New study: Ultrafine dust is a very common cause of cardiovascular diseases

Ultrafine dust leads to more cardiovascular diseases than acute heart attacks, cardiac insufficiency or cardiac arrhythmia – that’s the result of a new study. Welders are particularly affected. Most of the particles that can be found in welding fumes are ultrafine, Scientists are now speaking out in favor of stronger measures being taken against particulate matter.

Air pollution containing fine particulates accounts for more than four million deaths each year – around 60 percent of which result from cardiovascular diseases. An international group of scientists from Germany, the UK and the US has now investigated the effects of air pollution in the form of fine dust (including ultrafine dust), ozone, nitrogen dioxide, carbon monoxide and sulfur dioxide on human vascular function . These particulate and gaseous pollutants that arise during the welding process can, among other things, cause acute cardiovascular (heart and vascular) damage.

Ultrafine dust is especially dangerous

Particulate matter plays a prominent role in the damaging effect of air pollution on the vascular system. Ultrafine dust, composed of particles with a size of less than 0.1 microns, is particularly dangerous. These have an increased cardiovascular toxicity. In addition, according to the study there are 18 different types of ultrafine dust that can easily break through the defense system of the lungs.

Ultrafine dust can trigger a malfunction within blood vessels – more specifically, on their innermost wall layers. The consequences are chronic hypertension or chronic inflammations such as atherosclerosis (vascular calcification), in which cholesterol and other fats are stored in the inner wall layer of the blood vessels. This can result in the vessels narrowing so much that organs are not supplied with sufficient oxygen.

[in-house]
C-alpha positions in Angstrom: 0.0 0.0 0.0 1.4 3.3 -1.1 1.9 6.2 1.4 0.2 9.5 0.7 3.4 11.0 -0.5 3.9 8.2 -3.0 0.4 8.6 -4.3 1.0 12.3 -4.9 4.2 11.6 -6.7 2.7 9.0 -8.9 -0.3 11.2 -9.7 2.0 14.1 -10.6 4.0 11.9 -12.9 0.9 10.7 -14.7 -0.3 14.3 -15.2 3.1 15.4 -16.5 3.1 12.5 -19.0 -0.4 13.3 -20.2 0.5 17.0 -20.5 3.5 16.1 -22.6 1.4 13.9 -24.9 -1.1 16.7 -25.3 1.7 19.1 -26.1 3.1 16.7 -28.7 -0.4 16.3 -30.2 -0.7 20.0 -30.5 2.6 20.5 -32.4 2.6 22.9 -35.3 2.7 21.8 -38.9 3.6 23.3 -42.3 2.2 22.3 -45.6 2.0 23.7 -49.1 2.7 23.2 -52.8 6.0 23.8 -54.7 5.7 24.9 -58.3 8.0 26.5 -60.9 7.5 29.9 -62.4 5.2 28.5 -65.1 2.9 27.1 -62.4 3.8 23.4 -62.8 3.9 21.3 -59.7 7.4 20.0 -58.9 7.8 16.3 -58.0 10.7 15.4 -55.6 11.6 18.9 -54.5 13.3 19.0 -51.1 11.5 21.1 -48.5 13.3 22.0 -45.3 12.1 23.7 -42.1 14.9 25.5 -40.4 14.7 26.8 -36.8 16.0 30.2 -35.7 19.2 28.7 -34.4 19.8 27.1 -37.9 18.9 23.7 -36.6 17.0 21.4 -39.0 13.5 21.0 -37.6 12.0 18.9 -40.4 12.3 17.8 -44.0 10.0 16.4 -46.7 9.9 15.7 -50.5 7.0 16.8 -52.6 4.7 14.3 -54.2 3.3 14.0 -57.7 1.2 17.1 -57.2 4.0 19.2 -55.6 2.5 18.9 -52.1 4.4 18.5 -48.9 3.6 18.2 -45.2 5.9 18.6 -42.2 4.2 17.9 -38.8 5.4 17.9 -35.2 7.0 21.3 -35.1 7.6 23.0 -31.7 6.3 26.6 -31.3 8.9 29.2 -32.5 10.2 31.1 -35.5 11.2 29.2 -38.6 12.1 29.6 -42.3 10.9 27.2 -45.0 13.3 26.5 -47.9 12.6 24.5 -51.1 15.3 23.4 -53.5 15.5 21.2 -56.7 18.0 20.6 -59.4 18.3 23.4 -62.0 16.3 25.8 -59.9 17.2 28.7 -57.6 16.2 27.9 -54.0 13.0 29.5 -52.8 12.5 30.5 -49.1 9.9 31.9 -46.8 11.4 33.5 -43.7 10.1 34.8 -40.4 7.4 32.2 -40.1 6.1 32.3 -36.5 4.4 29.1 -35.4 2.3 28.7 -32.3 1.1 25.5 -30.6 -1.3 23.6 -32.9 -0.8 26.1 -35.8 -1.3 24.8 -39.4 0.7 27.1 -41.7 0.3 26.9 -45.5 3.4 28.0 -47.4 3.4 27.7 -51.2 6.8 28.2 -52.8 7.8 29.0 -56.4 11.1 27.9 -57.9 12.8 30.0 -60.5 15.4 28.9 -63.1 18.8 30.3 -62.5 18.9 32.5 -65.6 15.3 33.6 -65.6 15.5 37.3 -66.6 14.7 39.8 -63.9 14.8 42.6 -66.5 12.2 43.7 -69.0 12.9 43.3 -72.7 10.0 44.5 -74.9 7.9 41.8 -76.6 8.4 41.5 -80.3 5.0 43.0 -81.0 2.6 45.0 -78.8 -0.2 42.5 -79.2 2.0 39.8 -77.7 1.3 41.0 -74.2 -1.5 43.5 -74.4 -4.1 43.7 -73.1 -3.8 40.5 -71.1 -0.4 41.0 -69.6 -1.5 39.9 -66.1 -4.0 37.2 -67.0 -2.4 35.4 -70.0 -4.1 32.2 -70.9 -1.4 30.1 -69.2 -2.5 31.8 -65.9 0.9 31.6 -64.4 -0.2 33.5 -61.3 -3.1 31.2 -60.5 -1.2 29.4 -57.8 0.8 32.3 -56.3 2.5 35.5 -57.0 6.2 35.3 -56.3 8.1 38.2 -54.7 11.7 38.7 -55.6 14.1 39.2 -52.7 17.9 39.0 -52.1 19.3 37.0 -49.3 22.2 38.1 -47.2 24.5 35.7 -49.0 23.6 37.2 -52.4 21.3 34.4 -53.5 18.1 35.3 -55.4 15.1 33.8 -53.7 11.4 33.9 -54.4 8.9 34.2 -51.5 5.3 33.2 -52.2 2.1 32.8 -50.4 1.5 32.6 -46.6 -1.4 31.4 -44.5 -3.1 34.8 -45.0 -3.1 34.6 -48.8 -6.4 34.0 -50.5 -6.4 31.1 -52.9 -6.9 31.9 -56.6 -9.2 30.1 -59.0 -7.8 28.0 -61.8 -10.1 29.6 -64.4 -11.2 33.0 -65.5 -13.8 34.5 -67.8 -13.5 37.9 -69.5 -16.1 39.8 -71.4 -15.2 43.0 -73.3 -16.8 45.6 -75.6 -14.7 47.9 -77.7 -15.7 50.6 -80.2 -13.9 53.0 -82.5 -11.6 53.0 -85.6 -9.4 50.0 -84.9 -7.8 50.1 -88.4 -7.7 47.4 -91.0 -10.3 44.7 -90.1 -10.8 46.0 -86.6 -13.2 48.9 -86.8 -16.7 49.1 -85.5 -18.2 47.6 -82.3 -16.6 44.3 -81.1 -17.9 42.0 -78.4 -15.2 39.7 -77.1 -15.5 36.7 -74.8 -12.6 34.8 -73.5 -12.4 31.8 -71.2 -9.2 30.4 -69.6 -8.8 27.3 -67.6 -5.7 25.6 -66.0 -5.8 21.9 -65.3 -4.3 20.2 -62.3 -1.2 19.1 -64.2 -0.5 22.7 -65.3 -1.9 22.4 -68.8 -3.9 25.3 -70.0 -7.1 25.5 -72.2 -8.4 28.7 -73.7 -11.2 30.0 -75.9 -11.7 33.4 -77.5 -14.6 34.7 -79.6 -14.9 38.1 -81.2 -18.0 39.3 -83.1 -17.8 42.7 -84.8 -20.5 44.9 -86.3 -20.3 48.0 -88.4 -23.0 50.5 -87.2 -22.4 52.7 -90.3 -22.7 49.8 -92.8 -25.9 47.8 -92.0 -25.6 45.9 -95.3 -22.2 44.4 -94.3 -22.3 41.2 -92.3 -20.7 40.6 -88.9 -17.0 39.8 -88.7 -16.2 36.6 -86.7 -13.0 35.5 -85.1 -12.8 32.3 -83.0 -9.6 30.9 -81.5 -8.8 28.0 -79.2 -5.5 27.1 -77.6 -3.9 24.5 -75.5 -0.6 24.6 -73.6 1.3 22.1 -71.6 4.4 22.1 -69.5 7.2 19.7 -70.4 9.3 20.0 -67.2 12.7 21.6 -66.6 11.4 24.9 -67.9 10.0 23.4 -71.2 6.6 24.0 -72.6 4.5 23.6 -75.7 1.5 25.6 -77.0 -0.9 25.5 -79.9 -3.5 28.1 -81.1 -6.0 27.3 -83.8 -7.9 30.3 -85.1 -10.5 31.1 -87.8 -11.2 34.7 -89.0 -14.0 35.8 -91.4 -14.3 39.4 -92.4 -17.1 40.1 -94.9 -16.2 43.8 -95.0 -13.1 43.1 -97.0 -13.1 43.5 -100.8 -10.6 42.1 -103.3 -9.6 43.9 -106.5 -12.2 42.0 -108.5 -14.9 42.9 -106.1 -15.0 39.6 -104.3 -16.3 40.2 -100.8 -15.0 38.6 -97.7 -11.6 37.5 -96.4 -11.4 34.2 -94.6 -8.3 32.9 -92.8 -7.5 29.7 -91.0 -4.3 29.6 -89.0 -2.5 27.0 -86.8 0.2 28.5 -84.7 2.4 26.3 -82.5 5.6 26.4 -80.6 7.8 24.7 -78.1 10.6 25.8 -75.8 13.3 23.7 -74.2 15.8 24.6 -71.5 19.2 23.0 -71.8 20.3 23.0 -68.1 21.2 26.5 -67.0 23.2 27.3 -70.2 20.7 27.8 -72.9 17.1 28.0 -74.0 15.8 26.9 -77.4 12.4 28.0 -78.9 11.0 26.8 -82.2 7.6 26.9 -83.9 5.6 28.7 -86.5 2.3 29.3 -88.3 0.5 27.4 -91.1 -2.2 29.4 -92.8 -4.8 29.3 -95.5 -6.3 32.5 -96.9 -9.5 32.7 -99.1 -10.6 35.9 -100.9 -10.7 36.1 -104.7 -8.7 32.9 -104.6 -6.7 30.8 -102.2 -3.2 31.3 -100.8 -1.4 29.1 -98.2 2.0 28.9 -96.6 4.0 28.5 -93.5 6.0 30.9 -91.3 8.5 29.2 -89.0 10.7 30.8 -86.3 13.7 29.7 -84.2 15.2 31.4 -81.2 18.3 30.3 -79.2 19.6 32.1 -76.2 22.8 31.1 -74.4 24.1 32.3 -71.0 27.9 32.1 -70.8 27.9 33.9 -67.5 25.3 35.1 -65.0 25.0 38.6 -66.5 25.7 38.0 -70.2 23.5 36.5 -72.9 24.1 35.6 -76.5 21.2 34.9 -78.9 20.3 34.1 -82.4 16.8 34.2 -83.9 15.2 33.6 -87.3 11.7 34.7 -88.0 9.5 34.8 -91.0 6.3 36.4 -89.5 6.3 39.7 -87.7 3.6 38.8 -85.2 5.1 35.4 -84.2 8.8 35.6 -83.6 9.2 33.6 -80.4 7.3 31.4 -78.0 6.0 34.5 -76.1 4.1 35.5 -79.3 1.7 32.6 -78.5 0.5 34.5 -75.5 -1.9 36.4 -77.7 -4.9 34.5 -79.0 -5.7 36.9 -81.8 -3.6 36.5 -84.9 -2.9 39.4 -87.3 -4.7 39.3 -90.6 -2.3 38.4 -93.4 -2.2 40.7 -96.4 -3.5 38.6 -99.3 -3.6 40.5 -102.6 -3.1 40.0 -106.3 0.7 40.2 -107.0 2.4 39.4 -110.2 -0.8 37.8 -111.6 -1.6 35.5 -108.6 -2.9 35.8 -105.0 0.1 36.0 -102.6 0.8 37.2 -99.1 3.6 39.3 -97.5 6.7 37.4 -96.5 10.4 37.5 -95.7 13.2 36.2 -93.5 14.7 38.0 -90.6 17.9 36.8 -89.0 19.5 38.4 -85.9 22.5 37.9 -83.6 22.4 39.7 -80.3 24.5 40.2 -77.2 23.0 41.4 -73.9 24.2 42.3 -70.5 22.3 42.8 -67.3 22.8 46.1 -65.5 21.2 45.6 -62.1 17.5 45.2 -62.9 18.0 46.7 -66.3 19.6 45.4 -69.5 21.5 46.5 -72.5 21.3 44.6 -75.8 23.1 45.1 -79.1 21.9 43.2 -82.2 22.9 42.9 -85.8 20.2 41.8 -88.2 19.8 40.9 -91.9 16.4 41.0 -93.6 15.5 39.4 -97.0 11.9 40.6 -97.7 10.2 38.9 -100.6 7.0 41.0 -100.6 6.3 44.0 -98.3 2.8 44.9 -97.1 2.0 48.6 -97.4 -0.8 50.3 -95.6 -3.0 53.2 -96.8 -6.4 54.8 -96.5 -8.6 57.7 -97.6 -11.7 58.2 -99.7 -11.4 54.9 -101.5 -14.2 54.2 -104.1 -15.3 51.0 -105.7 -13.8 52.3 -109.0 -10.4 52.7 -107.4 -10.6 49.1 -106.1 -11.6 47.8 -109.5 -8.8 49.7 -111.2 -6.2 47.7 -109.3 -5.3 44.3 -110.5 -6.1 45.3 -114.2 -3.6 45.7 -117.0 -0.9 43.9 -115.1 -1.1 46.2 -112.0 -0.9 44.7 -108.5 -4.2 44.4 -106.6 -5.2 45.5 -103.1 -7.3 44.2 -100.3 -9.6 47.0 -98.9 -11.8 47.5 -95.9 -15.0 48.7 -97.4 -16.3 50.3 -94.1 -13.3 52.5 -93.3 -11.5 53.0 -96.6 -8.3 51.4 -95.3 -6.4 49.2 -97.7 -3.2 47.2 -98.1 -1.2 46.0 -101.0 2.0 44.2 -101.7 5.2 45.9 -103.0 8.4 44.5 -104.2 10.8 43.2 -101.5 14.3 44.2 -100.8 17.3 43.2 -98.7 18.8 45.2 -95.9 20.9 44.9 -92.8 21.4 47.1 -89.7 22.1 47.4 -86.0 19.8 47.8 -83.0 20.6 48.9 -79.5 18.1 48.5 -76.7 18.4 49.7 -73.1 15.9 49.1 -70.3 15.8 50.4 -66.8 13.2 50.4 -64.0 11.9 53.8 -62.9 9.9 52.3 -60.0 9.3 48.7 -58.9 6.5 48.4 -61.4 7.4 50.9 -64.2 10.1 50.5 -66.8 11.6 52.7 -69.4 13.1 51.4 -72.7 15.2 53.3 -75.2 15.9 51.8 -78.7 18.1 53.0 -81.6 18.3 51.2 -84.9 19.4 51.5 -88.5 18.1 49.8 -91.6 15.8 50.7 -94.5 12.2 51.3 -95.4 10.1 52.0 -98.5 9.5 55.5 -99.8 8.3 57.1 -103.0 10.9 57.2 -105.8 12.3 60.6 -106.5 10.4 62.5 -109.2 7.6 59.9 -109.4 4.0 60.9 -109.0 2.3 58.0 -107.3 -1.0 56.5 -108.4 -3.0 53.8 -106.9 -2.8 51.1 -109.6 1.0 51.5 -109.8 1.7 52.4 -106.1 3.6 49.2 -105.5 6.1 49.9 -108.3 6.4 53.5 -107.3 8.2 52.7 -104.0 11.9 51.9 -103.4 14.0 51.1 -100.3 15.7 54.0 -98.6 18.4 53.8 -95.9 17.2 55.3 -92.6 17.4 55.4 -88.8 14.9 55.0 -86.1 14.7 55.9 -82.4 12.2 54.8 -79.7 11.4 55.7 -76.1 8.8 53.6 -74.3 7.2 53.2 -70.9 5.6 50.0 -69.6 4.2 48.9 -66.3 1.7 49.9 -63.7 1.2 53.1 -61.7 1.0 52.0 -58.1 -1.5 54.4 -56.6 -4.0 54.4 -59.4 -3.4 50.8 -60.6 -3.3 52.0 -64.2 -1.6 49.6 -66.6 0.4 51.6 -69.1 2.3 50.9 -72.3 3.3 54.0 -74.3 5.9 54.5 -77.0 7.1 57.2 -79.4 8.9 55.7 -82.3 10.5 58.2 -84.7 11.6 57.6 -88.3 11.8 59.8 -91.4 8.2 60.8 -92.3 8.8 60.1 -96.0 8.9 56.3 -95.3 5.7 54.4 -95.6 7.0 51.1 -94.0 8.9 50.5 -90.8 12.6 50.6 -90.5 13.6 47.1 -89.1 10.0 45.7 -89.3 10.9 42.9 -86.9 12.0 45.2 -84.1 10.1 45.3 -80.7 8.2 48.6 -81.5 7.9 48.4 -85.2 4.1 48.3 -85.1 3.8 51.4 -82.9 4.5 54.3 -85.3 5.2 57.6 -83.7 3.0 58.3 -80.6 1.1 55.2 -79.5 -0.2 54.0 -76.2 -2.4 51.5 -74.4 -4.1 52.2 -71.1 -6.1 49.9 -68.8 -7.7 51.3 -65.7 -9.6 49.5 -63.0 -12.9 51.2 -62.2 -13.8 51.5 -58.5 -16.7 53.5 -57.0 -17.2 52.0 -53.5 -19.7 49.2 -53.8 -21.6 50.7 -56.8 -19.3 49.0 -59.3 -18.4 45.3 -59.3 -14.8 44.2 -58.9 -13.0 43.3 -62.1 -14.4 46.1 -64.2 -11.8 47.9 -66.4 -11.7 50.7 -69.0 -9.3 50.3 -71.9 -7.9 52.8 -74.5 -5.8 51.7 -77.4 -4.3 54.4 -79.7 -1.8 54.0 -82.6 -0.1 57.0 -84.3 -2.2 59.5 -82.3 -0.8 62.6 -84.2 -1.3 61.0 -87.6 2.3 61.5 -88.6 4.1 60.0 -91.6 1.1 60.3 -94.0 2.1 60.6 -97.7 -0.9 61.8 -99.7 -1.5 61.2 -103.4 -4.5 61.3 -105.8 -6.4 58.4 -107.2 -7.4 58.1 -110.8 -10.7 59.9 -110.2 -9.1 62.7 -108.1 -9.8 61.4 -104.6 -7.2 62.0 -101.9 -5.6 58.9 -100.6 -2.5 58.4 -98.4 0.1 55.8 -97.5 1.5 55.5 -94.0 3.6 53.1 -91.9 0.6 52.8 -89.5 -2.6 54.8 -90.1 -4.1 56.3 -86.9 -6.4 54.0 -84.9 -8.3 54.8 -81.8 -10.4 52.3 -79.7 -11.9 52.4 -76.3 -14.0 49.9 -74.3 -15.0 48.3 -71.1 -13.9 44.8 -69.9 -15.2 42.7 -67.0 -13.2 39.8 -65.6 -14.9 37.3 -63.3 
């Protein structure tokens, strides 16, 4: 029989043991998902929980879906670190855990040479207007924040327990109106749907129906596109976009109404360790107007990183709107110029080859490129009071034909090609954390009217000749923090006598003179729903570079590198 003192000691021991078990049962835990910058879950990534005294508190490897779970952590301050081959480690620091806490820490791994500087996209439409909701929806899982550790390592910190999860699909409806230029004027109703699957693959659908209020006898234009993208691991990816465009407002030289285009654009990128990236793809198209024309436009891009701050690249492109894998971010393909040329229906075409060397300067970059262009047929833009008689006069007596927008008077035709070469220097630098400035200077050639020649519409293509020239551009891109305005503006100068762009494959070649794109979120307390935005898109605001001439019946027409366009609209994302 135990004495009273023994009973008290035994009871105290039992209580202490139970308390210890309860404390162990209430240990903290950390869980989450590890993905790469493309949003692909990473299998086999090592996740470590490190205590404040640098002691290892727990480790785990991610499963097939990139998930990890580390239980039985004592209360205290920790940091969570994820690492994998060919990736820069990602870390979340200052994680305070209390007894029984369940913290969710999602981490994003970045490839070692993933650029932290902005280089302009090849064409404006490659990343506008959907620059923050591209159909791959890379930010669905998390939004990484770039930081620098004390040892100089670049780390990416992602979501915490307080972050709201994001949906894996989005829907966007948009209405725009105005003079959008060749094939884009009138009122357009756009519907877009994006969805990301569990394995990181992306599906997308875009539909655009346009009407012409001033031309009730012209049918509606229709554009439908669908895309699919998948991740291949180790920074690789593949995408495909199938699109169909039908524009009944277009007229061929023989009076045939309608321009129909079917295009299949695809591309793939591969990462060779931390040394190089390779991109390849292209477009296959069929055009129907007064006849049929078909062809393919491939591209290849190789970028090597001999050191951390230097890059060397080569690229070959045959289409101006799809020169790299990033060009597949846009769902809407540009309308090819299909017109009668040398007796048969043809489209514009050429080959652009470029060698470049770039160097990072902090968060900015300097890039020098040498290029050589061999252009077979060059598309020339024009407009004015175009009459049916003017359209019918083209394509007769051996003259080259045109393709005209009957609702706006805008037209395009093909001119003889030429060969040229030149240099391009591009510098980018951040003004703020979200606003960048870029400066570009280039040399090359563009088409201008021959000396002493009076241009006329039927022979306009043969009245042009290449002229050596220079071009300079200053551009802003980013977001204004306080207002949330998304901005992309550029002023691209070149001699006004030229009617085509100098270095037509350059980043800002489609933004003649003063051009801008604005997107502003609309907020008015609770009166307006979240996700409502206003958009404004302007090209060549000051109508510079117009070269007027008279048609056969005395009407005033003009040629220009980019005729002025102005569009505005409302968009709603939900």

Intensive physical effort amplifies these negative effects

An important factor in the impact of ultrafine dust and other hazardous substances is so-called oxidative stress. This is a condition in which the concentration of free radicals (oxygen compounds in the cells) becomes very high and there is a lack of a corresponding counterbalance of antioxidants (chemical compounds that slow down or prevent the oxidation of other substances). Oxidative stress develops particularly quickly during heavy physical exercise and weakens the the lungs’ defenses.

In light of these study results, scientists are calling for more research into developing more effective measures against pollution — both in terms of technical equipment and medicines. Air quality needs to be improved overall and awareness of the cardiovascular effects of hazardous substances needs to be strengthened still further.

In their conclusion, they also indicate that the use of filter devices and other occupational safety solutions are the only option in protecting against the negative consequences of air pollution from ultrafine dust and other hazards.


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